A new benefit of off-shore solar came into my mind; Human Workers are required on the rig for controlling operations and maintenance. So, if we setup a rig in remote desert area, it will create problems for the people onboard, whereas in ocean, people 'are' living on oil-rigs. For living off-shore, adequate training facilities are available too.
And, technology couple is a very good extension of this idea. But I doubt it, as complexity of the system will increase.

See how a simple dream can take new shapes once you are with it!
Thanks to everybody for their valuable support. But, as always I need more! So keep commenting!

Anonymous said...

in reply to your response regarding additional benefits of using offshore as opposed to reomte land based systems. You made two points.
1. Human benefits of living offshore as opposed to remote areas.
2. Icreased complexity of technology couples.

I would reply to both points with the same comment: "Cost benefit."

I am aware that many people will take on a renewable energy project in an "ad hoc" or "half baked" manner, without proper research. This may well be an acceptable appproach for a home built or small scale system, but I believe that what you are considering is much more than that. If you were to go ahead and build something like this, you will require significant input of resources from a large organisation. The enviromission project mentioned in my previous post, for example, has accessed large amounts of funding from local, state and federal australian governments, even just for the research and proof of viabiity phases of development. Additionally, they have entered into partnership aggreements with engineering and construction firms, giving them "stock for work" type agreements.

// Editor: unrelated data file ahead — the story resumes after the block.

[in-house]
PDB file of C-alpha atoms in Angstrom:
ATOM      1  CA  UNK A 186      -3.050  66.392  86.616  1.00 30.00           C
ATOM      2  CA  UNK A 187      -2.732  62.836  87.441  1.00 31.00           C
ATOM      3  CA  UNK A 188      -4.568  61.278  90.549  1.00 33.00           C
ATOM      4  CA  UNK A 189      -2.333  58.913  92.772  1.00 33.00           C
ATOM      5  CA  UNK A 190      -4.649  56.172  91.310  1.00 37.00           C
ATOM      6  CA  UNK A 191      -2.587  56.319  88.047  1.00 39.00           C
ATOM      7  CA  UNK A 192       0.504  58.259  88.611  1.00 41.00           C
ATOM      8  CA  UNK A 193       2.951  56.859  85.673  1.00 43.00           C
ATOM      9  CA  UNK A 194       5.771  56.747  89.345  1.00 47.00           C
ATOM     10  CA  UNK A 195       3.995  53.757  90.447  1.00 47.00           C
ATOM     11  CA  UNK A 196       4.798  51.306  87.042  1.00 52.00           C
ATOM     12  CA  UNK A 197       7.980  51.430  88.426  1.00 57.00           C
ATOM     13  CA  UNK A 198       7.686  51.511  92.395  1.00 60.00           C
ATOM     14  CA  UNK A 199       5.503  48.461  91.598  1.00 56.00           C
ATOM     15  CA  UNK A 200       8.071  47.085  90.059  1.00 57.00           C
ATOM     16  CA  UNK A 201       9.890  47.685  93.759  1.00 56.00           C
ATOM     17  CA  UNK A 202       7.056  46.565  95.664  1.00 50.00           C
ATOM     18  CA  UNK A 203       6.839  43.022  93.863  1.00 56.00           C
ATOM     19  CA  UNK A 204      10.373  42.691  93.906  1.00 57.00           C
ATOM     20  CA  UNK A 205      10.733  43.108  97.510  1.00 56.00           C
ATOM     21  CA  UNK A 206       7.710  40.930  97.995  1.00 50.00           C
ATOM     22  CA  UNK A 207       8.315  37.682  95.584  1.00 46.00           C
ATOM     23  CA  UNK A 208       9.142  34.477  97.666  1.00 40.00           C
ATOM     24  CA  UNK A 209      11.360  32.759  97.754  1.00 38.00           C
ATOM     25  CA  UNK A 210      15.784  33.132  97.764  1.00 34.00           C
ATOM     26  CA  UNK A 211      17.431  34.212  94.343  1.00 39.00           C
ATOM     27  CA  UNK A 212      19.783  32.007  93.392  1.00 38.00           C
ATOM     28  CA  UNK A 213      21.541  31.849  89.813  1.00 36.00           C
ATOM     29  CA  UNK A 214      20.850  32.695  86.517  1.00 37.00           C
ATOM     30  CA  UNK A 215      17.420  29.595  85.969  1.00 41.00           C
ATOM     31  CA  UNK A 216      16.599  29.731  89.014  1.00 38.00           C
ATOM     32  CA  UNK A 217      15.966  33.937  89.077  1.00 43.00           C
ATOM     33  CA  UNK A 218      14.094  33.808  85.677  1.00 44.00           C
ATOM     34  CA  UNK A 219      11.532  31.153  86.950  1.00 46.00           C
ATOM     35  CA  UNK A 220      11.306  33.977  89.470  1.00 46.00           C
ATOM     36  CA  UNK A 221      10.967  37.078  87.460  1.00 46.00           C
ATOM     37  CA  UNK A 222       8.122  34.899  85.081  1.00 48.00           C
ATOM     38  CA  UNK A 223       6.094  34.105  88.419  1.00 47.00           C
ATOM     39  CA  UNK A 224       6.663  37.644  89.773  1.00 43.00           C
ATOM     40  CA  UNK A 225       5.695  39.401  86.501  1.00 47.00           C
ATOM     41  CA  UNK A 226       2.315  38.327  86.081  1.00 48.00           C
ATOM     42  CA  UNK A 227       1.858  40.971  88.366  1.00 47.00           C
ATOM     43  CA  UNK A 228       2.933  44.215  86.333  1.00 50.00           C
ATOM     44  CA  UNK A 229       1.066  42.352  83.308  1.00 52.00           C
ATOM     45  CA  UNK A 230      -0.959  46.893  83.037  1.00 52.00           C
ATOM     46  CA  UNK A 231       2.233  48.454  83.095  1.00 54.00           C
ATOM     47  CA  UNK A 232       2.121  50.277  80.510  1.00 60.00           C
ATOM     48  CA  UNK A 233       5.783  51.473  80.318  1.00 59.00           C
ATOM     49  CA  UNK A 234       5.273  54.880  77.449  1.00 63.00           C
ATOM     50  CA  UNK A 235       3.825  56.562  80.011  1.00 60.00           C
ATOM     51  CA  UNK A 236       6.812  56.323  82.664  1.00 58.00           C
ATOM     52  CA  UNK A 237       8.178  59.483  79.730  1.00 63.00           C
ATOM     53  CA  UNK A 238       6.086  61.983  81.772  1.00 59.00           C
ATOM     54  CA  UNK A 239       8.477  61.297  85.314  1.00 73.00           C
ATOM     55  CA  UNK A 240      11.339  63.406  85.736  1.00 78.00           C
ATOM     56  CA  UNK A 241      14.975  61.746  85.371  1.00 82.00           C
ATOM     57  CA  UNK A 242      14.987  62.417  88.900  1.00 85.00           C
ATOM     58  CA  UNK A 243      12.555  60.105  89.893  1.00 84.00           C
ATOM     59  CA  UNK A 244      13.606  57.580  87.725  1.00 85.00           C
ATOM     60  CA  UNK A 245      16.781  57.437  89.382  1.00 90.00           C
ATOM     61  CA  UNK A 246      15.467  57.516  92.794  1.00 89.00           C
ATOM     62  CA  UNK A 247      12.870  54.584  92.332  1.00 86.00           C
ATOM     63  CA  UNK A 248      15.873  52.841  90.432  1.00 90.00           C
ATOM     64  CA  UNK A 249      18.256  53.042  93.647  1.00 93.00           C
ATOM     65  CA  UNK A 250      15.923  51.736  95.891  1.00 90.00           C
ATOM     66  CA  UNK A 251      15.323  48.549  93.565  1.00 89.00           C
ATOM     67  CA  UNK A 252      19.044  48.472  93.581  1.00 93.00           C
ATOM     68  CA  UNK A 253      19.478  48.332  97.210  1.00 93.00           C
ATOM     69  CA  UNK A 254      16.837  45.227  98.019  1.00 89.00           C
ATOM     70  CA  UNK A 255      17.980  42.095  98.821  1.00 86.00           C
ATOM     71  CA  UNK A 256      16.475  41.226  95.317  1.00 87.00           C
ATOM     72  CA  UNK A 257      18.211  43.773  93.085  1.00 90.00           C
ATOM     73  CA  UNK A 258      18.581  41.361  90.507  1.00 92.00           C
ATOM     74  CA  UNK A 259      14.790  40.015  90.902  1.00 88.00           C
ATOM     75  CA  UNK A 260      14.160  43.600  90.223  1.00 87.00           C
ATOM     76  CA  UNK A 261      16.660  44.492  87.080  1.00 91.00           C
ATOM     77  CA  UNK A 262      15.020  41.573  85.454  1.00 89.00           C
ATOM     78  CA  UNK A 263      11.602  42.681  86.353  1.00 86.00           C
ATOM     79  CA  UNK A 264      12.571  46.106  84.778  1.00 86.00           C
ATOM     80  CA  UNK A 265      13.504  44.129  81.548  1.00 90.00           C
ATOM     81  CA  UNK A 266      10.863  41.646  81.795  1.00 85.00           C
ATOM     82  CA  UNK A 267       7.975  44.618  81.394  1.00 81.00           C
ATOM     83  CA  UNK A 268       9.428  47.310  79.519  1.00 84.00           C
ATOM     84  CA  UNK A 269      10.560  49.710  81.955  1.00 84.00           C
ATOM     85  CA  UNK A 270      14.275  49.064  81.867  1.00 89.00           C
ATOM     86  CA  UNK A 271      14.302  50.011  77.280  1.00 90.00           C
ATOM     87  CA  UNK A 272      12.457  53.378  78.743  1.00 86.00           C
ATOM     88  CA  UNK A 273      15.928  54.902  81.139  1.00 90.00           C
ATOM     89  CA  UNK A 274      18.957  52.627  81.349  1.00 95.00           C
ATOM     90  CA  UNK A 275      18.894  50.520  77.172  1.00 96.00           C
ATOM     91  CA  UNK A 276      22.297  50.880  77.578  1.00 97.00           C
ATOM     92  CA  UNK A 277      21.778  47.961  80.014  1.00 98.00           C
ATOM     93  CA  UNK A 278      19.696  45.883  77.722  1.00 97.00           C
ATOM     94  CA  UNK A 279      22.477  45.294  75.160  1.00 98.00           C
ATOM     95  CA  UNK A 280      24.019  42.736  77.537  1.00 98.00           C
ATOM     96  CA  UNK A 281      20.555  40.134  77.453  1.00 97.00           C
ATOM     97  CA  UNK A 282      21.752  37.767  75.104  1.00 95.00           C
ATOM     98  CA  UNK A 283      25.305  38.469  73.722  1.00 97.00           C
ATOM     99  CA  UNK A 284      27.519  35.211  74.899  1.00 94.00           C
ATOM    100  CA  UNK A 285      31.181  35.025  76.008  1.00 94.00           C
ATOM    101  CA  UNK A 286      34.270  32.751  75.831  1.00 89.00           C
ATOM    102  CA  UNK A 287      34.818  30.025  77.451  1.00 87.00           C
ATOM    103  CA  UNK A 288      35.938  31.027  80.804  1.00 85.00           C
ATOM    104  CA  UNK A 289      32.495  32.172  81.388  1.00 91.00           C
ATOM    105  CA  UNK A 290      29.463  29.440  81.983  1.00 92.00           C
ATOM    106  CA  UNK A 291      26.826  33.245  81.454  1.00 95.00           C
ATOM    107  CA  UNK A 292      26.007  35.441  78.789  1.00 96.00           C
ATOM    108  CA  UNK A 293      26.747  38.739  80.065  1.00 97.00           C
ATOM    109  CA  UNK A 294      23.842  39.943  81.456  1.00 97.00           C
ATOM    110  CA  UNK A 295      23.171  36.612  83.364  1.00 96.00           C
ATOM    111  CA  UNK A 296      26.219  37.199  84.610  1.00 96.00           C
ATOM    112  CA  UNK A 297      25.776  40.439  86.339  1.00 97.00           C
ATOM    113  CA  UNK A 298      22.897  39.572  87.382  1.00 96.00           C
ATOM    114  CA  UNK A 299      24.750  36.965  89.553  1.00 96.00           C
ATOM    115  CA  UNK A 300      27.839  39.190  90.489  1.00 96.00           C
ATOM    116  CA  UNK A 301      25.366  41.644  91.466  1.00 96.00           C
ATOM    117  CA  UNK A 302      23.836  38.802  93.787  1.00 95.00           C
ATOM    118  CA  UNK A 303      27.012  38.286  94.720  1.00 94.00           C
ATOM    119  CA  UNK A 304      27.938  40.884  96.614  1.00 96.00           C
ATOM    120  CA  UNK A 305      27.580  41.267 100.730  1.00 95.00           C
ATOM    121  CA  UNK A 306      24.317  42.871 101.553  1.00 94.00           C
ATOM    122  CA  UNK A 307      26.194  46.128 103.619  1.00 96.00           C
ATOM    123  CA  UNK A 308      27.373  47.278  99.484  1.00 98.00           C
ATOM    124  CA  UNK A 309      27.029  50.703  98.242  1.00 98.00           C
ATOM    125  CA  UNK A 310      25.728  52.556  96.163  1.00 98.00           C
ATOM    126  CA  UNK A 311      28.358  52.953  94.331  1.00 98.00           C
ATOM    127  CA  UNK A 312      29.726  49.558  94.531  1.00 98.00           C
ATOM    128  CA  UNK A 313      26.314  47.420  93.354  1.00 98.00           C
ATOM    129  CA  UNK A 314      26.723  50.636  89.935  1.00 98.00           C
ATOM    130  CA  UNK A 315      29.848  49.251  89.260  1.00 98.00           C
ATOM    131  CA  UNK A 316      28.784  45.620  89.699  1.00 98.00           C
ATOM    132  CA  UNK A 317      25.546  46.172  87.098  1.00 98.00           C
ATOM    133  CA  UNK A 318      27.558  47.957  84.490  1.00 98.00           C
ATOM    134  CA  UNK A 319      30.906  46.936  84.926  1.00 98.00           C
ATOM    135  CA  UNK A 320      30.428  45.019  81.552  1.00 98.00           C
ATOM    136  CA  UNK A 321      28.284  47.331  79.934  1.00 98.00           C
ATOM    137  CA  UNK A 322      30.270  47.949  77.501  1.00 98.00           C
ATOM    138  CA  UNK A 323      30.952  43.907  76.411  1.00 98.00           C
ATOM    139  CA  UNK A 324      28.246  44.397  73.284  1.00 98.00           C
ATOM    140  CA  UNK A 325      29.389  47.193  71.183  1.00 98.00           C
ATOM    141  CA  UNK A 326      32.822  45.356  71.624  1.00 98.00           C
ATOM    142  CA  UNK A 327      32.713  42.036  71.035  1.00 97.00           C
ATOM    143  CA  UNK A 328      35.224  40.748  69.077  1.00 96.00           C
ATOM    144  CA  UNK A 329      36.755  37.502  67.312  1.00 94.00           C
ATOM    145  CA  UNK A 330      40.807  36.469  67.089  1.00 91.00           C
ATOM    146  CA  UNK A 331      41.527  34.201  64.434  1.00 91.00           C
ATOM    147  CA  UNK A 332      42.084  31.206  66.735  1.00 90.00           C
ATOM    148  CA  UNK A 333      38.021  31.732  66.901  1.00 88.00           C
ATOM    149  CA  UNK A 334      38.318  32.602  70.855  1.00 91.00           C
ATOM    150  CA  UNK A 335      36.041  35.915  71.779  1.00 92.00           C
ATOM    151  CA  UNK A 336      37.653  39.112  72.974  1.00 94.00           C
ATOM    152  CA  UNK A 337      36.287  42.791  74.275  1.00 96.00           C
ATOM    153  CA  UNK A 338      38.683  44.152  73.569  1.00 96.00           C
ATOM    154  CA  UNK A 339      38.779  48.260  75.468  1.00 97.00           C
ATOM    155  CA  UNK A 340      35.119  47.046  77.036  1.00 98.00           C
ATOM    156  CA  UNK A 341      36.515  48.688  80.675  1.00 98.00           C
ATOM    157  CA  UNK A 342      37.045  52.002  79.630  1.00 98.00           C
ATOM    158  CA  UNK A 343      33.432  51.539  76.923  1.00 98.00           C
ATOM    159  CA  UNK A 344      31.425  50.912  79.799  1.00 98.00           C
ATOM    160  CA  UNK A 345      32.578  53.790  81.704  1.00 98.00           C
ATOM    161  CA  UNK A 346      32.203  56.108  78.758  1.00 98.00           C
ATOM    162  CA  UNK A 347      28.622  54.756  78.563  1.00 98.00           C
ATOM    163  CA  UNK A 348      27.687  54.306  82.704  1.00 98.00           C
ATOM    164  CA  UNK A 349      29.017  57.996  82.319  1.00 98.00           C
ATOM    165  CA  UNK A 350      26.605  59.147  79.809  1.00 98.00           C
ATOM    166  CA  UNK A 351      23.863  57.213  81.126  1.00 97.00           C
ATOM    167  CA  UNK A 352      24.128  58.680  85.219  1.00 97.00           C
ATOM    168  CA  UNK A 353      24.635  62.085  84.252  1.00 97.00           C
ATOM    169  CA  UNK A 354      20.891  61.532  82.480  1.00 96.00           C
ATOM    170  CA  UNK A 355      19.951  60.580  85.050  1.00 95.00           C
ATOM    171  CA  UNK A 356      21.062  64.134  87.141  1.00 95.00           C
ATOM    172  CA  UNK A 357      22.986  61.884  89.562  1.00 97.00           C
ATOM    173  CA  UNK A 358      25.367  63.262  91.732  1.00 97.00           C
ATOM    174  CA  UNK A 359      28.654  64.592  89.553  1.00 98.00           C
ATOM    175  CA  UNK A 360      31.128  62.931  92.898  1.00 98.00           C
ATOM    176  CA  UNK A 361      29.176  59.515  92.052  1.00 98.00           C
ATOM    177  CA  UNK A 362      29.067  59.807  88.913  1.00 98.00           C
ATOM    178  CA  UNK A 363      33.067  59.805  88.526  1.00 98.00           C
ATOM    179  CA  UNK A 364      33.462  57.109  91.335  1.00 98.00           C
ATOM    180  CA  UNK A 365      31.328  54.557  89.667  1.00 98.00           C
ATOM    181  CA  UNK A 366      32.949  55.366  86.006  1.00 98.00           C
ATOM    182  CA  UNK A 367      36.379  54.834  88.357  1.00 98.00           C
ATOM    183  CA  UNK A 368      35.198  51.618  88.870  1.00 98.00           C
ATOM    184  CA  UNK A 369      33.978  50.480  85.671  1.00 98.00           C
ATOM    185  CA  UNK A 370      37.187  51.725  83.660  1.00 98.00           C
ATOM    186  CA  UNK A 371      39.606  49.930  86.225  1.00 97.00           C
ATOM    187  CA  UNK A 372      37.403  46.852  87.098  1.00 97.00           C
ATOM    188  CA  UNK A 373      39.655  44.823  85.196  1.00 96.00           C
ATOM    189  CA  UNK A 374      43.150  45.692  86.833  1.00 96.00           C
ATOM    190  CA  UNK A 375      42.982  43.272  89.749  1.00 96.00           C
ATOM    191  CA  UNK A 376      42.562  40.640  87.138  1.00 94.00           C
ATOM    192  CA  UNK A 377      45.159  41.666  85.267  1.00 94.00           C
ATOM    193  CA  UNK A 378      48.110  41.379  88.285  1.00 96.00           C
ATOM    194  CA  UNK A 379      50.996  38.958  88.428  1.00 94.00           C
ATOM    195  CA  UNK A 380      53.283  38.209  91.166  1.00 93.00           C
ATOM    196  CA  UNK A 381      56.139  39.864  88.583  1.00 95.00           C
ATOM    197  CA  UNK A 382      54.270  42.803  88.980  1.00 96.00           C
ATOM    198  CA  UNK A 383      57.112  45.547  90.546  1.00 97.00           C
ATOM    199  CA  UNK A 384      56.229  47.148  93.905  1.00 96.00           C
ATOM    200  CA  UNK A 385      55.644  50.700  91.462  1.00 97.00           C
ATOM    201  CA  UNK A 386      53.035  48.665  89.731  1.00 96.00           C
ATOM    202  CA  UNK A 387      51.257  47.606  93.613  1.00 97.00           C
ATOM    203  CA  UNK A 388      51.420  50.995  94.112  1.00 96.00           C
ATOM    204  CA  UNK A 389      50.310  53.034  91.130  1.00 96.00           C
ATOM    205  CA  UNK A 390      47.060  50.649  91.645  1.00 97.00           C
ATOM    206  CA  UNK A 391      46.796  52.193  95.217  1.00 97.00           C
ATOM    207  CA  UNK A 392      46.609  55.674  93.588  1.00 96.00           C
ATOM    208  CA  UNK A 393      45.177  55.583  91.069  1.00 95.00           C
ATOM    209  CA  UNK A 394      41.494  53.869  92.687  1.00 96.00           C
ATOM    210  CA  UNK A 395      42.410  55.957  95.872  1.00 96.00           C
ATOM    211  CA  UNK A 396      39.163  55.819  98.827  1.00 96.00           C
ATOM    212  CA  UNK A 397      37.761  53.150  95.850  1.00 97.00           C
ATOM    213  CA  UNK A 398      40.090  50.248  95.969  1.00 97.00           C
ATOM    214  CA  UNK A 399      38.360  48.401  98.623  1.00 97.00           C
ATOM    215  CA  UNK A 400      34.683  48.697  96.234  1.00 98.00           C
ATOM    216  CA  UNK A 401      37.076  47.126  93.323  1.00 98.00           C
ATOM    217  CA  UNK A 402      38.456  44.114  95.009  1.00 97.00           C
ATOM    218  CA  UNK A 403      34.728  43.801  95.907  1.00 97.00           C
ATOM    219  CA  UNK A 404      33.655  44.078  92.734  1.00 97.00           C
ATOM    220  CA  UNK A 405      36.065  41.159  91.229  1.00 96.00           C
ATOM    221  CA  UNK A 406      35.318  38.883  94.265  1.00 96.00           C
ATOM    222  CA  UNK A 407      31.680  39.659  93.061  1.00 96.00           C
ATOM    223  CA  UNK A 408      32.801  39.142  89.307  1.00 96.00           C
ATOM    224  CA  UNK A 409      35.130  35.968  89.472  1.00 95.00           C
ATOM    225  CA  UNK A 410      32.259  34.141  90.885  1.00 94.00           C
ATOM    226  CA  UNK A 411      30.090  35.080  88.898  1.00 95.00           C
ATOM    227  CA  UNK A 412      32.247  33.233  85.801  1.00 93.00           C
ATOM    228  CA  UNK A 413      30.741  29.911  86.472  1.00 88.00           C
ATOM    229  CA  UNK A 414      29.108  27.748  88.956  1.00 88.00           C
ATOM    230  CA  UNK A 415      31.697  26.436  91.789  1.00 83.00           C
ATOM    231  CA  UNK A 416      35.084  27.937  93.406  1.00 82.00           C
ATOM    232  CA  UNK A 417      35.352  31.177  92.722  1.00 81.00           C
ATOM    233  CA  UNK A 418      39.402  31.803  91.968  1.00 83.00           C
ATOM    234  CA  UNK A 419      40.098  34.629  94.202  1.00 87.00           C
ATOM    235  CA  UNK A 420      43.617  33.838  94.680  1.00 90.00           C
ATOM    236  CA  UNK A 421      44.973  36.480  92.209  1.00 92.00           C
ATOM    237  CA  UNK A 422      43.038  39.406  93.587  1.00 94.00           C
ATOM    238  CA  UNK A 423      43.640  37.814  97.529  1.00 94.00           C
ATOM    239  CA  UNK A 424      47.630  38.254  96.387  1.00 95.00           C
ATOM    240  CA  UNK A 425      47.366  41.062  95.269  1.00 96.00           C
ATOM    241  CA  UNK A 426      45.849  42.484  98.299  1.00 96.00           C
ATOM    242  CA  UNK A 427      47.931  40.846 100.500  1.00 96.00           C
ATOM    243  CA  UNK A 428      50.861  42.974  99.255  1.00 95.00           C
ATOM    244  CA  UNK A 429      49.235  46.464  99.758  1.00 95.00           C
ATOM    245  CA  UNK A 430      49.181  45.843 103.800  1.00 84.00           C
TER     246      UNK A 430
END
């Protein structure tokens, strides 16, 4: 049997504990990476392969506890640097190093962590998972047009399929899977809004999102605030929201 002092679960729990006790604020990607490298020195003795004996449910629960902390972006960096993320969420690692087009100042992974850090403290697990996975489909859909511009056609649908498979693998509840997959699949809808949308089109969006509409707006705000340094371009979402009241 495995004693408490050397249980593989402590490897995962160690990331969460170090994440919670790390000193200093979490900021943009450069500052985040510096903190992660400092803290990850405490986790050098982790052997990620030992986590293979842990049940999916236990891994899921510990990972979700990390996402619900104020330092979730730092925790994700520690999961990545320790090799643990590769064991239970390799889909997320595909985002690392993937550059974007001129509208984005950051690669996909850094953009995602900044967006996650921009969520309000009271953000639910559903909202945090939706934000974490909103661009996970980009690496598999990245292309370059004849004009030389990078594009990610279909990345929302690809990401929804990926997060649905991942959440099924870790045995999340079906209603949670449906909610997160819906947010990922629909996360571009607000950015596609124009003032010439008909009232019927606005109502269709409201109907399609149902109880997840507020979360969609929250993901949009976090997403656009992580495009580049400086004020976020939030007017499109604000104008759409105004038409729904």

The point? you will need to have carefully considered the best way to get the maximum financial benefit from the project for the minimum cost before any enterprise money will be forthcoming. The answers as to where it is cheapest to to both construct and maintain the facility, while still getting maximum exposure to the energy source will need to be correct, as will any possible additional benefits such as technology coupling.

When extracting a resource out of the ground (such as oil or gas) the site is dictated by the location of the deposit, and so we see oil rigs in the North Sea, and workers accomodation in the middle east, the tundra of Canada, and Siberia etc. However, when harvesting a resource such as sunlight, location is far more flexible, in fact all three of the previously mentioned sites would be undesirable. You could almost draw a line at about 33deg North and South on a globe and examine everything between them, for weather patterns, political stability etc. and choose a region to work in. then go from there.

Anonymous said...